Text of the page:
In 1966, the Trans-Am series (Trans-American Sedan Championship) featured seven well-known road races throughout the United States. The races were divided into two groups, Group I and Group II, and the details can get a little confusing. Shelby built 26 notchbacks for both of these two groups. All of this took place two years before game-changing driver Parnelli Jones and before the domestic car rivalry between GM’s Camaro and the Dodge Challenger.
Carroll Shelby sent project engineer Chuck Cantwell over to a downtown Los Angeles Ford dealer with $5,000 where he returned with a blue notchback with a Hi-Po 289 under the hood. The car was then stripped down and given the Shelby 289 V8 capable of 350 hp. Koni Shocks, a Detroit “No-Spin” rear diff, and a 3.89 ring and pinion were also added.
Finished in May of 1966, several of these Mustangs were sold to privateers, These cars performed well during endurance racing and earned a manufacturer championship. Ford didn’t mind cashing in on this publicity even though they had built GT350s for the SCCA Class B to nearly these exact specs. Even testing at Willow Springs proved that these cars churned out nearly-identical times.
Shelby built 26 examples of these cars with this example being No. 24 ready to hit Auctions America in Burbank, CA on August 2nd. All were painted Wimbledon White and came with fully-equipped black interiors complete with dash, door panels and backseat. Driver Fred Sutherland purchased this car for $4,000 and since it was delivered late, Carroll threw in a free paint job. This car went on to win the 1967 Riverside Grand Prix. Sutherland then sold it two years later but made sure to set an SCCA lap record at Willow Springs before doing so.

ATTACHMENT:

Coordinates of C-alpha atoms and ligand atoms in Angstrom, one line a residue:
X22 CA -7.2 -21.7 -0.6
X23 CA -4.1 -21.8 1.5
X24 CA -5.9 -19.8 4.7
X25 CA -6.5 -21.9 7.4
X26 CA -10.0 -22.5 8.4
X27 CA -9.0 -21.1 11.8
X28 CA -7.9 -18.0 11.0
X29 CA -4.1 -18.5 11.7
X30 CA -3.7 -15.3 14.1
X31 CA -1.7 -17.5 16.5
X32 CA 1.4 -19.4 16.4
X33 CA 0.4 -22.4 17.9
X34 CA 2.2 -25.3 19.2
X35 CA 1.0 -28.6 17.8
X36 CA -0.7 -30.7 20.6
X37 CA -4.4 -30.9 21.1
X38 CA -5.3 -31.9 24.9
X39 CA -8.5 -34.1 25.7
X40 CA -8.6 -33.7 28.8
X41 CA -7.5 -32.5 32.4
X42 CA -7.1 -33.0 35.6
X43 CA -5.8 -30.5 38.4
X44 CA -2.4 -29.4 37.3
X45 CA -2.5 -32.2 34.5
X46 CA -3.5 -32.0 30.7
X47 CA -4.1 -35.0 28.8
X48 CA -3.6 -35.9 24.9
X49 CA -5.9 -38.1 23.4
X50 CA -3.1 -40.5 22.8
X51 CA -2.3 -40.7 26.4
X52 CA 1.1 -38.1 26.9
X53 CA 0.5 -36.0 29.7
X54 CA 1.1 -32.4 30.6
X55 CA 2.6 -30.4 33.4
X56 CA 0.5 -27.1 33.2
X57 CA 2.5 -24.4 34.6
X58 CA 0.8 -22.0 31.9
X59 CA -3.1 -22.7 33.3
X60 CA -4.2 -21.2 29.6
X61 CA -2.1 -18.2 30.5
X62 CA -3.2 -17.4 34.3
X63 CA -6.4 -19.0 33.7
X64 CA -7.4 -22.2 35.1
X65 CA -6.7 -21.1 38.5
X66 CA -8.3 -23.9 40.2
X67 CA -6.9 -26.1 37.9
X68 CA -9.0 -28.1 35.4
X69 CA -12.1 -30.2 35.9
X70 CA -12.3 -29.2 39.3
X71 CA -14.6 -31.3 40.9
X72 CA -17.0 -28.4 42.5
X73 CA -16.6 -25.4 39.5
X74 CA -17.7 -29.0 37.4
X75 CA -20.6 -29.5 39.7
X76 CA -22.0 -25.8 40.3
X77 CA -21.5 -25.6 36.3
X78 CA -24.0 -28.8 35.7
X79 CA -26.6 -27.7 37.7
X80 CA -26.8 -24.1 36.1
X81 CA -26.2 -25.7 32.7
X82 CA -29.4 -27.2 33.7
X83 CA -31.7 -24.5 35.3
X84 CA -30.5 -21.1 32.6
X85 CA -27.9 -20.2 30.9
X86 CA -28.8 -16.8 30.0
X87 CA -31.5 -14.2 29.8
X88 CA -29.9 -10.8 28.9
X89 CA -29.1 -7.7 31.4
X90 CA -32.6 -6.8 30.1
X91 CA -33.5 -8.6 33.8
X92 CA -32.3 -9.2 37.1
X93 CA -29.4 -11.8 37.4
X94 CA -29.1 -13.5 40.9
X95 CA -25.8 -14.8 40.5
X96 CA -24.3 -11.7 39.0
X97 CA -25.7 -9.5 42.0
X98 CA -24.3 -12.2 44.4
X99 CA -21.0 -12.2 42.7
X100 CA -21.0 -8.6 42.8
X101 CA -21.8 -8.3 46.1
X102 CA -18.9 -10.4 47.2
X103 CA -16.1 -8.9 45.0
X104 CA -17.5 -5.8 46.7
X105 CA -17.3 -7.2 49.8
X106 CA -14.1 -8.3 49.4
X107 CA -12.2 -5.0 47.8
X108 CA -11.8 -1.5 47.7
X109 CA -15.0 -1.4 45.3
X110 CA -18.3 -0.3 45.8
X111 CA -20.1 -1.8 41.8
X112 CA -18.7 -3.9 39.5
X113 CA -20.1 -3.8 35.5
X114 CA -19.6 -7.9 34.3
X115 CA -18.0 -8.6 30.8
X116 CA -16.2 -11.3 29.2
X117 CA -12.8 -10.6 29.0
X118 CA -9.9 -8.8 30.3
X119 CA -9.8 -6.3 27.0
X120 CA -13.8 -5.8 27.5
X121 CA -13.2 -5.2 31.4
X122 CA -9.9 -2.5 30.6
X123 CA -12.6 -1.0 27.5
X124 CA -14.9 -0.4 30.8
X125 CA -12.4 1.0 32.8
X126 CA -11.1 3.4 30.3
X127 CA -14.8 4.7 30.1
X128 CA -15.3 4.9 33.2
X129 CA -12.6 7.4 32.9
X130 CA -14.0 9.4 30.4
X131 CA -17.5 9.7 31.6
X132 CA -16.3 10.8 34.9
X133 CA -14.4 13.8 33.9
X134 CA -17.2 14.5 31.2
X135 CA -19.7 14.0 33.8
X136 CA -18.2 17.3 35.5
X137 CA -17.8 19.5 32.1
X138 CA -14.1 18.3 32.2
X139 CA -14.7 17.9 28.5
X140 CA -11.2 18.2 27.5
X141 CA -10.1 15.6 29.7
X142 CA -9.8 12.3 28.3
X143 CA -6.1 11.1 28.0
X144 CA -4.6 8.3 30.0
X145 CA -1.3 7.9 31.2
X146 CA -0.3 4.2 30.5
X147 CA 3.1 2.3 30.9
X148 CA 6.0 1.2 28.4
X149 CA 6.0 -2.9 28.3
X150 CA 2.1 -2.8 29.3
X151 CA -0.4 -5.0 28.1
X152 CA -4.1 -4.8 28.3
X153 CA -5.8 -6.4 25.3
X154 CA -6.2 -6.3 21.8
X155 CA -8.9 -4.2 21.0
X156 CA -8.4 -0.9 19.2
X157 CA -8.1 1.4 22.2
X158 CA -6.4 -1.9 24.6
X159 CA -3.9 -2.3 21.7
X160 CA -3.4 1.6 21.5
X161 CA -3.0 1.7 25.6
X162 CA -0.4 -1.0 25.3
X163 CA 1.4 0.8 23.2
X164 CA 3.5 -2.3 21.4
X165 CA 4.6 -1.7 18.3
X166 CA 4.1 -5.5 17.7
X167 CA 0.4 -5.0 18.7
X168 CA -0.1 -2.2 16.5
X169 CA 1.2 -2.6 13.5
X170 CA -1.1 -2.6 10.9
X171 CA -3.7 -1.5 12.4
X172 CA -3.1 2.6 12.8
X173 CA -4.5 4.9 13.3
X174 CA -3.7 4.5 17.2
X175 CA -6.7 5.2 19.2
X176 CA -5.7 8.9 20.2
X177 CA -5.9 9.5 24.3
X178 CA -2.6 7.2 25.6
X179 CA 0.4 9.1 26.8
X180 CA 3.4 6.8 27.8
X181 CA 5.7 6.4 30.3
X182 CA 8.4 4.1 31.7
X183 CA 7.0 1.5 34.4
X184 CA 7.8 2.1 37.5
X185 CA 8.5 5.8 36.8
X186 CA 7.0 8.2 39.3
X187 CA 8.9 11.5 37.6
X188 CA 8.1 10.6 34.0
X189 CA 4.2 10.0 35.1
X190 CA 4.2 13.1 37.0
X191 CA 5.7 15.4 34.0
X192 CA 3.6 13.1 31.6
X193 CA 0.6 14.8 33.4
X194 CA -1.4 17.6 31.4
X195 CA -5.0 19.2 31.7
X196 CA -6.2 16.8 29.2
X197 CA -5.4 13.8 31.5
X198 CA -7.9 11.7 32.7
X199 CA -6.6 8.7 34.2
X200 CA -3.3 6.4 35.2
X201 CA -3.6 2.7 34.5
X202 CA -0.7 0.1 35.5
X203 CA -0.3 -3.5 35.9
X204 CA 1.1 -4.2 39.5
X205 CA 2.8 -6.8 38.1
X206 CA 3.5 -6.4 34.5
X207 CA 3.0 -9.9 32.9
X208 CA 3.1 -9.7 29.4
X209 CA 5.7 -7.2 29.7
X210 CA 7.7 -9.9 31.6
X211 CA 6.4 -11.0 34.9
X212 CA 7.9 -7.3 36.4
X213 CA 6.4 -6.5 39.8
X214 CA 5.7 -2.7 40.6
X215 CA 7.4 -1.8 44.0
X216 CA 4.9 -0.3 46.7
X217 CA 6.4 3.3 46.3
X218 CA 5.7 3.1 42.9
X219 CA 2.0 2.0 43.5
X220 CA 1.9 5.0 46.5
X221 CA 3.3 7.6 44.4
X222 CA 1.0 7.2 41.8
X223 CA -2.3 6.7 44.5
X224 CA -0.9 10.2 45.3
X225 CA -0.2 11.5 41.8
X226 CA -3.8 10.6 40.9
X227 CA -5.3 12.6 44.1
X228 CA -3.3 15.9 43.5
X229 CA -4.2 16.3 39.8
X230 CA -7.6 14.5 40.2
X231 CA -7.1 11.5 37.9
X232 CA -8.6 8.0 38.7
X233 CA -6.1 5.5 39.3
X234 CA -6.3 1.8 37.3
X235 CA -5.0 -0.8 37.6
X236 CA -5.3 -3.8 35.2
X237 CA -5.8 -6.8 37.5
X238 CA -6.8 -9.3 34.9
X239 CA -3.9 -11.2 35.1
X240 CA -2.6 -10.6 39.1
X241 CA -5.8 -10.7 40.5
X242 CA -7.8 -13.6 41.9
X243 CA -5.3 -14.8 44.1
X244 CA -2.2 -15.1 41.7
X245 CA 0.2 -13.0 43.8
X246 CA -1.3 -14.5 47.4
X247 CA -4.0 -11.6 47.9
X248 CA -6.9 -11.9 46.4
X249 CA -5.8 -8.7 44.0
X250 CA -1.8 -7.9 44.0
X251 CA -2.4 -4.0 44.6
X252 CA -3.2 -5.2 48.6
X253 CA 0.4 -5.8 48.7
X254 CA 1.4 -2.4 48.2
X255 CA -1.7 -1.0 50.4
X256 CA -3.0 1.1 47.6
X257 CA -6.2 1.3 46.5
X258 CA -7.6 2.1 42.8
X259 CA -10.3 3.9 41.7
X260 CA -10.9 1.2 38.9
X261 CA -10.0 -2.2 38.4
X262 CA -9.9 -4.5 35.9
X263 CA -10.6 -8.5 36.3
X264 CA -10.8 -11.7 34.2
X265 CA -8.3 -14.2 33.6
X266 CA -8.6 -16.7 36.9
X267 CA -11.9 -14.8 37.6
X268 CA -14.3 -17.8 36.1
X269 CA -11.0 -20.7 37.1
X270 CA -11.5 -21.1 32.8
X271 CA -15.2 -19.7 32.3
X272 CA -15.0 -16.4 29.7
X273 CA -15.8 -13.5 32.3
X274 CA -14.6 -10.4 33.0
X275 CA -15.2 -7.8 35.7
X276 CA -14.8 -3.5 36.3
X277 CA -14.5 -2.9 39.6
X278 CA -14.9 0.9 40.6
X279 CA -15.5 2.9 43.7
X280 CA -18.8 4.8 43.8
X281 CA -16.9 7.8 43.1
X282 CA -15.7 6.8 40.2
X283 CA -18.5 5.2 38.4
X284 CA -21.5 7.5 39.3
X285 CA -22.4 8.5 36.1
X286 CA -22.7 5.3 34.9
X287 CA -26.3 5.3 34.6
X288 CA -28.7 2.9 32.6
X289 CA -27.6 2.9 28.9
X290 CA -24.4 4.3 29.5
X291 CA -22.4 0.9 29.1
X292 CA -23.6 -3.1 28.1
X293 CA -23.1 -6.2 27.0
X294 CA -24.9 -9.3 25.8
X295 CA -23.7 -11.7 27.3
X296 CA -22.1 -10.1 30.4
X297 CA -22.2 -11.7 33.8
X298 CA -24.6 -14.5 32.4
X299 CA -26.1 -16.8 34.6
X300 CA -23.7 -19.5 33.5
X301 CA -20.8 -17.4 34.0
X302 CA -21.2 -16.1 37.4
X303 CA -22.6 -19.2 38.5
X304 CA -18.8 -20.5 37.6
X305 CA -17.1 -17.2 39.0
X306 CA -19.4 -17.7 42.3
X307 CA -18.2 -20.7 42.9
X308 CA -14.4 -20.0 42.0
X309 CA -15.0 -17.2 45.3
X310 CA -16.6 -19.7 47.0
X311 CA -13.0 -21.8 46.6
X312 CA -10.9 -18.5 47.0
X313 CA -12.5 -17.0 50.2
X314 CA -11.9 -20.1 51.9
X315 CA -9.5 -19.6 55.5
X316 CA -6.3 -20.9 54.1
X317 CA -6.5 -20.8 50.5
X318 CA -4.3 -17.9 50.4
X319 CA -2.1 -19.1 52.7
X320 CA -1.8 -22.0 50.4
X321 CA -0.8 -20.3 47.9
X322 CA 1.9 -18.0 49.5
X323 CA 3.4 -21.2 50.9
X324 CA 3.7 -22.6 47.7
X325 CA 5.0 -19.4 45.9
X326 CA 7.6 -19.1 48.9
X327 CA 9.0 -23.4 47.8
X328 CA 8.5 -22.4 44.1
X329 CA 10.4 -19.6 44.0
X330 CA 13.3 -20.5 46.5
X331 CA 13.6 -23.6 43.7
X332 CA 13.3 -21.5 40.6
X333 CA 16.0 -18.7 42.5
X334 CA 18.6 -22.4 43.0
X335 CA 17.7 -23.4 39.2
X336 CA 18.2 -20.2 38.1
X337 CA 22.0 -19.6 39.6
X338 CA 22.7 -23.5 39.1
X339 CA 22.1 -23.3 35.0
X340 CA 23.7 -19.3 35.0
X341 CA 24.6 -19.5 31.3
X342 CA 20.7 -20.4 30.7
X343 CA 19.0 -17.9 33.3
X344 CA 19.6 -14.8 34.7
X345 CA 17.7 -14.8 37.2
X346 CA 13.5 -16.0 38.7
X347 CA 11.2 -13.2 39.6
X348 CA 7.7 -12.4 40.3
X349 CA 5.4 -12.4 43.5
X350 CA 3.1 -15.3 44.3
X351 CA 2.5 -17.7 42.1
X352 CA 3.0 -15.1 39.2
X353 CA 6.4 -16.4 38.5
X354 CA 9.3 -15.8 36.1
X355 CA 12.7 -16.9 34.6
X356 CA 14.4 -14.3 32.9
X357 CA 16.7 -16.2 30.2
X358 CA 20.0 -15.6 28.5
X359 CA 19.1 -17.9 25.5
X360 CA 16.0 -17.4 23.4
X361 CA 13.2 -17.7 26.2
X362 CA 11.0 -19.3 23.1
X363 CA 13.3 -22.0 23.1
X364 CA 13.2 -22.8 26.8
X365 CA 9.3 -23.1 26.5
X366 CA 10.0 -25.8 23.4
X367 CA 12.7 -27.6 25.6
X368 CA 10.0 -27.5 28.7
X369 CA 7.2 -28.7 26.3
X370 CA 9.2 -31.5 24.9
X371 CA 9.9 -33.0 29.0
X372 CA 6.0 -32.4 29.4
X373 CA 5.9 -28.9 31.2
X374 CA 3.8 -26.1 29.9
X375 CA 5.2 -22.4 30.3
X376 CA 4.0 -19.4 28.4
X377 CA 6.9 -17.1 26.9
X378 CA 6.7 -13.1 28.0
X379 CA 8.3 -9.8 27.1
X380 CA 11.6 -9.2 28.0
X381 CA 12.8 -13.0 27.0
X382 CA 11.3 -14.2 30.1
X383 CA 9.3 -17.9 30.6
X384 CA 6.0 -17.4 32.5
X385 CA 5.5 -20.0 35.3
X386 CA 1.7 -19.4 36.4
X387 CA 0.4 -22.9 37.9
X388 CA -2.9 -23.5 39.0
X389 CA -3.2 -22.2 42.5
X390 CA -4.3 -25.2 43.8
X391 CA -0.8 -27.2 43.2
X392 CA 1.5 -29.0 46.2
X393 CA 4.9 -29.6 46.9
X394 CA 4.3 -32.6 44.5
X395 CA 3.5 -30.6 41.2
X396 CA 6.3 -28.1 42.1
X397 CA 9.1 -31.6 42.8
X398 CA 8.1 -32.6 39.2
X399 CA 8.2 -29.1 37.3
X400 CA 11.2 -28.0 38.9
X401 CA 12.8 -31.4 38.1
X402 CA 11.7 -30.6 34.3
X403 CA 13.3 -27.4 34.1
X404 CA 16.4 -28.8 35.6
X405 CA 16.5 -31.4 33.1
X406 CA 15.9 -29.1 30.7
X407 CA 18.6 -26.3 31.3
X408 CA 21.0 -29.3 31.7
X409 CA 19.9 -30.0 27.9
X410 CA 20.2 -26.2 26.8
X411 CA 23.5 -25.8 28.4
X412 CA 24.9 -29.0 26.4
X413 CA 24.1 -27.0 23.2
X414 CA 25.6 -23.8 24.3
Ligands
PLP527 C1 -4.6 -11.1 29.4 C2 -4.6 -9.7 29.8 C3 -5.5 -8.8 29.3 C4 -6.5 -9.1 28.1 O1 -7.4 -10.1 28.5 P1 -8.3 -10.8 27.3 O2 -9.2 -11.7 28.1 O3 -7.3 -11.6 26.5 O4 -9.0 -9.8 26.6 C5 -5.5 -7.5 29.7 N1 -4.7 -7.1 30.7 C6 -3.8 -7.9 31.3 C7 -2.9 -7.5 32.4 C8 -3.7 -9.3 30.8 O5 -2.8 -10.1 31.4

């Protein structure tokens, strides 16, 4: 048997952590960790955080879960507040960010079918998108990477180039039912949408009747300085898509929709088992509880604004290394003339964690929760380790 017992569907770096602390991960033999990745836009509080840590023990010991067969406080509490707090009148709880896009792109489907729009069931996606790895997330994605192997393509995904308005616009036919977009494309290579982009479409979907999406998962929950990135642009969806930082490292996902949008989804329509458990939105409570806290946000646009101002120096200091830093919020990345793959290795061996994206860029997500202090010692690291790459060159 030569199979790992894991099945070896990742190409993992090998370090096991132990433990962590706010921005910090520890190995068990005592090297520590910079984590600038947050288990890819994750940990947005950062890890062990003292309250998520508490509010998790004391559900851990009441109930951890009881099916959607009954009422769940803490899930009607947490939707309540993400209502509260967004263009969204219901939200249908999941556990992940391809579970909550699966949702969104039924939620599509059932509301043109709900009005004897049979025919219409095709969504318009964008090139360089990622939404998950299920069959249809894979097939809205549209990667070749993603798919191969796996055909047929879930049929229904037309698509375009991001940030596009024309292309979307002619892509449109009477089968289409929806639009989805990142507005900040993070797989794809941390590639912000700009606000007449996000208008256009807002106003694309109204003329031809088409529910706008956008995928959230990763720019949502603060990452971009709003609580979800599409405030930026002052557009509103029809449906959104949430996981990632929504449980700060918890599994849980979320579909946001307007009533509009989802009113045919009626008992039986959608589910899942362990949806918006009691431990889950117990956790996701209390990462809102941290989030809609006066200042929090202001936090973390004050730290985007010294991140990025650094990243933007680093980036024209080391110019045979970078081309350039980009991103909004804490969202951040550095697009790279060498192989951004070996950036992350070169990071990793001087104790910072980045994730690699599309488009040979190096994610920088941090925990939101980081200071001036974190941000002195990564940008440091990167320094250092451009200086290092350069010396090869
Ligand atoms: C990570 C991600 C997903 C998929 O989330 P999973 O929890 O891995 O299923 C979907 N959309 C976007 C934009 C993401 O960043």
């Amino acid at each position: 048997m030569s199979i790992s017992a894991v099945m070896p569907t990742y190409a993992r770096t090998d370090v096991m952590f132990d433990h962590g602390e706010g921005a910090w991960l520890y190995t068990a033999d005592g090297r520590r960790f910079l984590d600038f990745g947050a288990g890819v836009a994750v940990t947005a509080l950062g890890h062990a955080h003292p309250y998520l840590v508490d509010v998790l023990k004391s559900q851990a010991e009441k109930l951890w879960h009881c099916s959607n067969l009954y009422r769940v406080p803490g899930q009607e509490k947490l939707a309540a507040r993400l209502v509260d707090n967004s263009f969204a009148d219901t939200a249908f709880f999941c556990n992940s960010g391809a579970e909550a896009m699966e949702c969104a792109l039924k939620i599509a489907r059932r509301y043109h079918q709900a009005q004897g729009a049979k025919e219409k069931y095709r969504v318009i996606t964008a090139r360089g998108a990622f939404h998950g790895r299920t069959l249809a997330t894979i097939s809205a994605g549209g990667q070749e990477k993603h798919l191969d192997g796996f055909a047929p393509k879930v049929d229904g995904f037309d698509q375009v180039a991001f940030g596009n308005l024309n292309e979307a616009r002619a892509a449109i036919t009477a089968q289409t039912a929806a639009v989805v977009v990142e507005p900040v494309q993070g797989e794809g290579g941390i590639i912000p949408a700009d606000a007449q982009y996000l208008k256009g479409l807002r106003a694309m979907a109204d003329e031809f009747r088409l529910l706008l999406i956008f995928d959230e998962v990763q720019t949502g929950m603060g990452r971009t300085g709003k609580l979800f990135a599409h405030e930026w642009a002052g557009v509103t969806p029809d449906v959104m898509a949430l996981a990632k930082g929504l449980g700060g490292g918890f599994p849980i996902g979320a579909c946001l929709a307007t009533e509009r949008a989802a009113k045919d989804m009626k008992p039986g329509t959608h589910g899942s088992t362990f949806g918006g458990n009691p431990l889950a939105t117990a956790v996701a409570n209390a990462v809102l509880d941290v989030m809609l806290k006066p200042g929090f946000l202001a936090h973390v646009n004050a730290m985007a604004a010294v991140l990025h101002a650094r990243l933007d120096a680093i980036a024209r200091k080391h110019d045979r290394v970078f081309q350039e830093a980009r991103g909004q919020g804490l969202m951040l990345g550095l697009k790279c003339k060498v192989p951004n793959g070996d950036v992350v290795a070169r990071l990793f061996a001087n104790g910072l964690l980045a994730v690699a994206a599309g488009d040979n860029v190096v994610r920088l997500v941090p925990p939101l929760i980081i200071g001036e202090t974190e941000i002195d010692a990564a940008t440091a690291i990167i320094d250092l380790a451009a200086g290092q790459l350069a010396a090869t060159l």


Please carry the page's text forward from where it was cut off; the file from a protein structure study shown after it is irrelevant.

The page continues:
The new owner kept the car on track and after 50 years, the car was worse for wear. Sutherland decided to buy the car back for $135,000, much more than the $4,000 he dropped 50 years ago when it was brand new. He spent even more to get it fully restored and back to former glory.
The car is now capable of an impressive 487 horsepower with the Top-Loader, four-speed and dual Holley carbs. That’s more power than it produced when Cantwell juiced it up to 425 back in the day.
This car is expected to go between $250,000-$300,000 when it crosses the auction block.